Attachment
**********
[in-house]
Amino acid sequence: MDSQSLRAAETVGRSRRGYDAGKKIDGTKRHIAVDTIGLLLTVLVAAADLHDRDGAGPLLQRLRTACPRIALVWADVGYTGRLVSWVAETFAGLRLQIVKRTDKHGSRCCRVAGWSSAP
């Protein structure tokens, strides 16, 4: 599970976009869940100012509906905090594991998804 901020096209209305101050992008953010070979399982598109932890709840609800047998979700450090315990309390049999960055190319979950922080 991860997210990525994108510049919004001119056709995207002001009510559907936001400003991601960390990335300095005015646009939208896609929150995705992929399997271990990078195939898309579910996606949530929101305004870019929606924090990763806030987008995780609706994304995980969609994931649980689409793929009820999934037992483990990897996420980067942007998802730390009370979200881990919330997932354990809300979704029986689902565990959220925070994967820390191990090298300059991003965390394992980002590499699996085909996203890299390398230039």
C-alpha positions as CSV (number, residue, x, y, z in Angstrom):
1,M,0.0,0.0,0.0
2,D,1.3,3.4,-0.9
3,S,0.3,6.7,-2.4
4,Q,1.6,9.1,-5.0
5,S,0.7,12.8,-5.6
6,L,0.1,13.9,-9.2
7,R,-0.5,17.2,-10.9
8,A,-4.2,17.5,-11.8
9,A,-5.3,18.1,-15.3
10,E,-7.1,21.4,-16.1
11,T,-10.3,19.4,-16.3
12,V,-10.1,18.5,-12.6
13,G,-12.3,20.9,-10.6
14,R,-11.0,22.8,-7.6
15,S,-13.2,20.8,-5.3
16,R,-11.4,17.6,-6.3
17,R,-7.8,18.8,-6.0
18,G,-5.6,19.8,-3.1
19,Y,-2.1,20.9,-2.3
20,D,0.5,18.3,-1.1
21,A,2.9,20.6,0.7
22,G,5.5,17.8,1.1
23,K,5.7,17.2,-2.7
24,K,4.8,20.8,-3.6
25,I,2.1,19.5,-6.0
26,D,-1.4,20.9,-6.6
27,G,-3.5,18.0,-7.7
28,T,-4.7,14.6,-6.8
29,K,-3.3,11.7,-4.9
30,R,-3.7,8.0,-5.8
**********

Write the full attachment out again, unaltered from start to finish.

[in-house]
Amino acid sequence: MDSQSLRAAETVGRSRRGYDAGKKIDGTKRHIAVDTIGLLLTVLVAAADLHDRDGAGPLLQRLRTACPRIALVWADVGYTGRLVSWVAETFAGLRLQIVKRTDKHGSRCCRVAGWSSAP
């Protein structure tokens, strides 16, 4: 599970976009869940100012509906905090594991998804 901020096209209305101050992008953010070979399982598109932890709840609800047998979700450090315990309390049999960055190319979950922080 991860997210990525994108510049919004001119056709995207002001009510559907936001400003991601960390990335300095005015646009939208896609929150995705992929399997271990990078195939898309579910996606949530929101305004870019929606924090990763806030987008995780609706994304995980969609994931649980689409793929009820999934037992483990990897996420980067942007998802730390009370979200881990919330997932354990809300979704029986689902565990959220925070994967820390191990090298300059991003965390394992980002590499699996085909996203890299390398230039």
C-alpha positions as CSV (number, residue, x, y, z in Angstrom):
1,M,0.0,0.0,0.0
2,D,1.3,3.4,-0.9
3,S,0.3,6.7,-2.4
4,Q,1.6,9.1,-5.0
5,S,0.7,12.8,-5.6
6,L,0.1,13.9,-9.2
7,R,-0.5,17.2,-10.9
8,A,-4.2,17.5,-11.8
9,A,-5.3,18.1,-15.3
10,E,-7.1,21.4,-16.1
11,T,-10.3,19.4,-16.3
12,V,-10.1,18.5,-12.6
13,G,-12.3,20.9,-10.6
14,R,-11.0,22.8,-7.6
15,S,-13.2,20.8,-5.3
16,R,-11.4,17.6,-6.3
17,R,-7.8,18.8,-6.0
18,G,-5.6,19.8,-3.1
19,Y,-2.1,20.9,-2.3
20,D,0.5,18.3,-1.1
21,A,2.9,20.6,0.7
22,G,5.5,17.8,1.1
23,K,5.7,17.2,-2.7
24,K,4.8,20.8,-3.6
25,I,2.1,19.5,-6.0
26,D,-1.4,20.9,-6.6
27,G,-3.5,18.0,-7.7
28,T,-4.7,14.6,-6.8
29,K,-3.3,11.7,-4.9
30,R,-3.7,8.0,-5.8